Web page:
Noguera encouraged the government and educators to support educators' ability to serve the whole child utilizing a diversity of educational strategies. He made the following points in his speech.
- The politics of blame is harmful; when we focus on blame we can't get creative. The focus instead should be on responsibility. When the government blames teachers and teachers blame parents and students--no one progresses.
- We can't ignore children's basic needs when we want to educate them.
- Right now we hold every child to the same standards even though we're not educating under the same conditions. Every school in America needs to have conditions for excellence in education.
- The focus should be on mastery; simply covering the material is not enough. There's a big difference between teaching and talking; if the evidence is not there that children are learning then you have to stop and teach differently.
- One reason New Zealand's education system works is that it's a system of high-trust, low stakes whereas America now has a system of low trust, high stakes.
- Every school should employ high quality instruction, an enriched environment, and essential skills acquisition.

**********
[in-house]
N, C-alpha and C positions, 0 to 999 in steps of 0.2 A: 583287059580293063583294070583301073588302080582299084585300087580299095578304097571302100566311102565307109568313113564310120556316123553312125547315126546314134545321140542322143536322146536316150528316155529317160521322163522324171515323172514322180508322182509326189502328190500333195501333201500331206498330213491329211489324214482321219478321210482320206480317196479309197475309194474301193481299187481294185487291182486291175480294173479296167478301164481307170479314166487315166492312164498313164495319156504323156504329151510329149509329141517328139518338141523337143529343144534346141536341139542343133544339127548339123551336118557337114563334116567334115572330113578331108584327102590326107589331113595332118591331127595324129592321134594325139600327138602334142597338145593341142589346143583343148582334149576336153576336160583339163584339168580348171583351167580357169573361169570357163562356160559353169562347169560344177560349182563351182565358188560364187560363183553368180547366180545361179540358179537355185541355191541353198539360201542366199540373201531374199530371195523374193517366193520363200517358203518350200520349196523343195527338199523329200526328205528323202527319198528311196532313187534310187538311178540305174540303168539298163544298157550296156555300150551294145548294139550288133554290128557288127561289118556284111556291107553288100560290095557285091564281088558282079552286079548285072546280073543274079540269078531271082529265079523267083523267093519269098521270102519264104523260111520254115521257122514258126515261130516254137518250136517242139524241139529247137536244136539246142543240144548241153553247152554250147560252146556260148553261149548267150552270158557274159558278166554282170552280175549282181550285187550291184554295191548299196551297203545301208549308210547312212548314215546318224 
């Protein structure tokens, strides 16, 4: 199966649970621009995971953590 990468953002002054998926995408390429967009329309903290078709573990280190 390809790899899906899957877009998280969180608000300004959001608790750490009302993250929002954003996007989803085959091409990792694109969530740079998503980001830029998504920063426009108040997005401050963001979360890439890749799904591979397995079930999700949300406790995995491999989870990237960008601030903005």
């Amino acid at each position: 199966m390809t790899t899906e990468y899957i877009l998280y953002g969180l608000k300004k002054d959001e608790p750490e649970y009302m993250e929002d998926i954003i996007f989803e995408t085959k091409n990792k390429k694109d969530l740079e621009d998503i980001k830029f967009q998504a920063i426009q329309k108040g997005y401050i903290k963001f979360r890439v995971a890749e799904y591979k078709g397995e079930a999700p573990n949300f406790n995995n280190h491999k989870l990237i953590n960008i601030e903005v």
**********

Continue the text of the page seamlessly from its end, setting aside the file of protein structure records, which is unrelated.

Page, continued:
- We have to rethink accountability, reduce isolation and increase collaboration.
- When adults are learning; the students are learning.
- Every adult in the school should be engaged in helping students learn - that's the first priority.
- Schools should have a multi-service lens; partnering with local agencies can help schools serve the whole child. He cited the fine example of PS 28 in New York.
- Education can play a role in breaking the cycle of poverty only if students are empowered and engaged.
- The children's time is right now--educators should ask, "What can we do right now to serve children well," with a sense of urgency.
- He quoted George Bush's words and warned us not to operate "under the soft bigotry of low expectation." If you come from challenging circumstances, it's of even greater import that you are prepared.
- Developing knowledge with optimal pedagogy and strong relationships is essential.
- If you are working with a population of students that is different from your own socio-economic and/or cultural background, then you have to take the time to know and understand that population.
- Current national policies limit and constrain educators rather than provide conditions for excellence that engage and empower educators and students alike.
- Schools bring stability to children.
- Schools are complex organizations; teaching well is not a simple process. Policy makers who believe in simple solutions don't understand the complexity of education. Educators need to be an integral part of the conversation related to school transformation.
Noguera is an ally to teachers. He supports a positive direction for education in America. I'm listening and I hope our policy makers are listening too.
Please add your thoughts about Noguera's speech and ideas if you'd like. Thanks for listening.